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The perfect place to prepare for a revolution

By Xing Yi in Shanghai | CHINA DAILY | Updated: 2021-05-18 08:58
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Primary students visit the Longhua Memorial of Revolutionary Martyrs in Shanghai. PHOTO PROVIDED TO CHINA DAILY

Conditions in early 20th century Shanghai helped lay the ground for change and the foundation of New China

Wrapping a red scarf around his neck, 10-year-old Li Shiran stood in front of a two-story shikumen building-a traditional style featuring Western and Chinese elements-in downtown Shanghai's Xintiandi area and explained the site's history.

"The house behind me is the place that hosted the First National Congress of the Communist Party of China," said Li, as his father filmed the process.

Like many of his youthful peers, Li, a member of the Young Pioneers of China, the CPC's children's wing, has been busy putting together a school project to commemorate the 100th anniversary of the CPC's founding.

The meeting started on July 23, 1921, when 13 delegates from across the country, including future leader Mao Zedong and two representatives from the Communist International organization, gathered at the building for a historic event-the first national congress-and proclaimed the birth of the Party. The meeting was later forced to relocate to Nanhu Lake in Jiaxing, Zhejiang province.

A century later, the CPC is the world's largest political party, with more than 90 million members.

Every year, hundreds of thousands of people like Li and his family members travel to Shanghai to visit numerous sites related to the Party's early activities.

"Shanghai holds a unique place in the Party's history and has played a crucial role in its development. Like Yan'an (Shaanxi province) and Jinggangshan Mountain (Jiangxi province), Shanghai is a sacred place of the revolution," said Zhao Yingang, director of the Party history research department at the Shanghai Administration Institute.

Scholars agree that in the early 20th century, Shanghai had three factors that made it the ideal place for the birth of the Party: it had a large population of "new working class"; it was the center of foreign thought and culture in China; and the city's "foreign concessions" promoted a relatively tolerant political environment. As one of the first open ports in China, Shanghai was the country's most populous city in the 1920s. Of its more than 2 million people, a quarter were workers, according to research by Su Zhiliang, a history professor at Shanghai Normal University.

"Spurred by foreign and national investment, the emergence of modern industries in Shanghai had formed the new working class in China and thus laid the foundations of the future communist revolution," Su said.

During the anti-imperialist May Fourth Movement in 1919, when news of government arrests of patriotic students in Beijing spread to Shanghai, more than 180,000 workers from different sectors, such as cotton mills, steel plants and transportation, went on strike to show their support for the students.

"The collective power of the working class impressed many intellectuals at that time, including Chen Duxiu, one of the CPC's founders, who returned to Shanghai in 1920 to promote Marxism among workers through speeches and publications," Su said.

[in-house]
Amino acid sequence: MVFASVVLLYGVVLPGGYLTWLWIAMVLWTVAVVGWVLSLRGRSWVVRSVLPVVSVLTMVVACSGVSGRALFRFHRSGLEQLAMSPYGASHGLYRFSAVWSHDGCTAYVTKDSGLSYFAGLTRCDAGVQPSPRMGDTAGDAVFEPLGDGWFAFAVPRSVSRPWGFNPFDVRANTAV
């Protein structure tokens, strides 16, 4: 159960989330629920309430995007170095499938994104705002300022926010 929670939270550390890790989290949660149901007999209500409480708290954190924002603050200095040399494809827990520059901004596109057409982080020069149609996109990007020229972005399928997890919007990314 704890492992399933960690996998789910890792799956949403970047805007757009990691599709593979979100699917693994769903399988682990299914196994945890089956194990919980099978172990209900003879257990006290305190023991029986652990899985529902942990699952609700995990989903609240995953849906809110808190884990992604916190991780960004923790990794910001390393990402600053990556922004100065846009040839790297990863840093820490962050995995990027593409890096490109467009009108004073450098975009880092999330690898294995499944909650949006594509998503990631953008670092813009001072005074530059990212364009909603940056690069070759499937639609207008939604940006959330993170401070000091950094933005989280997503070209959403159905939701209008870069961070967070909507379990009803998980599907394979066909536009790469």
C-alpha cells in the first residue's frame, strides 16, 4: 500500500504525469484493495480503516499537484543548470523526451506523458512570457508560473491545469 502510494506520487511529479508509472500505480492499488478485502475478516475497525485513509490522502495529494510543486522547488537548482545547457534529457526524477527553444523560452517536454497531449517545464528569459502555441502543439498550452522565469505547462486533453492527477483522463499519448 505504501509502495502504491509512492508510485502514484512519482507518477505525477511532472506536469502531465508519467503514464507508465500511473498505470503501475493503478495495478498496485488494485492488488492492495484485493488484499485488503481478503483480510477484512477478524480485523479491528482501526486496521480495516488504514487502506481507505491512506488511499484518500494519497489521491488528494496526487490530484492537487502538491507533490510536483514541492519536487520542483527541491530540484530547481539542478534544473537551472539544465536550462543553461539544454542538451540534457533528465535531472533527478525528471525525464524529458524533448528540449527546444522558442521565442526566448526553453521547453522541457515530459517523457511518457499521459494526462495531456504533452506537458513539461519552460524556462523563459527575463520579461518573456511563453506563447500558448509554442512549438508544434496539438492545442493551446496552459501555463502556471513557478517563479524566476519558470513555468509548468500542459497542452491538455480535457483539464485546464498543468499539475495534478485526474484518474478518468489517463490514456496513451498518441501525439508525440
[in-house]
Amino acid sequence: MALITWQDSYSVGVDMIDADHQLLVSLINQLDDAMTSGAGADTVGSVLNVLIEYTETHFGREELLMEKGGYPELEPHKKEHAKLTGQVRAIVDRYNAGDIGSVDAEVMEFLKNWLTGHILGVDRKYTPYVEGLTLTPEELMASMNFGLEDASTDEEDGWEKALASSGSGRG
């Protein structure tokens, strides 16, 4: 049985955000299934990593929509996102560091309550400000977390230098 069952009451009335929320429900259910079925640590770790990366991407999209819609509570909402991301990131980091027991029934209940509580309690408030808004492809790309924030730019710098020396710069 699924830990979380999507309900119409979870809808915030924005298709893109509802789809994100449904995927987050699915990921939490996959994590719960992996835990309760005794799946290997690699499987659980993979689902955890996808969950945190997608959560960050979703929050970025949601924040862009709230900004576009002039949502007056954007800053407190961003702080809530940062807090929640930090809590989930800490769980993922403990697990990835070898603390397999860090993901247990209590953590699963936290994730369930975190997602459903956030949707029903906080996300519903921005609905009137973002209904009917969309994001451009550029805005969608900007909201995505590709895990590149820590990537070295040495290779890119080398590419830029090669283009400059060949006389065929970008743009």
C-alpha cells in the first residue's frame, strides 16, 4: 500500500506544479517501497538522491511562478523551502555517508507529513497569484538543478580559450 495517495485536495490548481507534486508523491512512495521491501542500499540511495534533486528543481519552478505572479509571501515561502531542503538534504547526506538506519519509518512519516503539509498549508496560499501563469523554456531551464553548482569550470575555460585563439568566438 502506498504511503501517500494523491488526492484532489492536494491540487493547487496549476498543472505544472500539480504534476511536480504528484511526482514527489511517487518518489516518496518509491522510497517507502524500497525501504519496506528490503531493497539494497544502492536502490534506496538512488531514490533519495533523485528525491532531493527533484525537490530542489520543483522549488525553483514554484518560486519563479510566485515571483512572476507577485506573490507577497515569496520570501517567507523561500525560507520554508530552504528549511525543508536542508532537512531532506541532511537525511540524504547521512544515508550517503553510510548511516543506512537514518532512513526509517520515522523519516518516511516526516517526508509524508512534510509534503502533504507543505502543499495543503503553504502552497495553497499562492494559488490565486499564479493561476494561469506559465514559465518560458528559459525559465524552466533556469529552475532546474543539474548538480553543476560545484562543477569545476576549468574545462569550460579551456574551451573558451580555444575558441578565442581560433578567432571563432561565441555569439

From the late Qing Dynasty (1644-1911), Shanghai had been a gateway for Western culture and thought.

The earliest instance of Marxism being promoted in the city can be found in an 1899 article in Wan Kuo Kung Pao, a monthly magazine, which introduced different socialist schools in Europe, according to Xiong Yuezhi, vice-president of the Association of Chinese Historians.

In his paper on Shanghai's unique resources for the communist revolution, Xiong said that more than 75 percent of new publications in China from the late 19th century to the early 20th century were published in the city.

"The translations of almost all the important Marxist works, including The Communist Manifesto and Das Kapital, were first published in Shanghai," he said.

In addition to the growing working class and the spread of communist ideas, the foreign concessions in Shanghai, which were outside the control of the warlord-led Beiyang government (1912-28) of the Republic of China, provided room for political organizations to flourish.

As a modern metropolis situated at the mouth of the Yangtze River and on the west coast of the Pacific Ocean, Shanghai's geographical advantages also contributed to the CPC's early development.

"After its birth in 1921, the Party's central committee was located in Shanghai for 12 years and held three national congresses in the city. One of the important reasons for this was the city's unique location," said Liu Tong, a professor of modern Chinese history at Shanghai Jiao Tong University.

Today, Shanghai continues to be a pioneer in the country's reform and opening-up process.

Many people consider the site of the CPC's first congress to be the spiritual home that has spurred the development of Shanghai and the rest of the country.

Zhou Yunhua, 80, recently visited the site with his grandson.

"I have been a Party member for 47 years," he said. "While our country has achieved great success under the Party's leadership in the past century, I want to tell the younger generation about the miracles that were forged through difficulties. The road ahead is still long. Striving forward is the only way to go."

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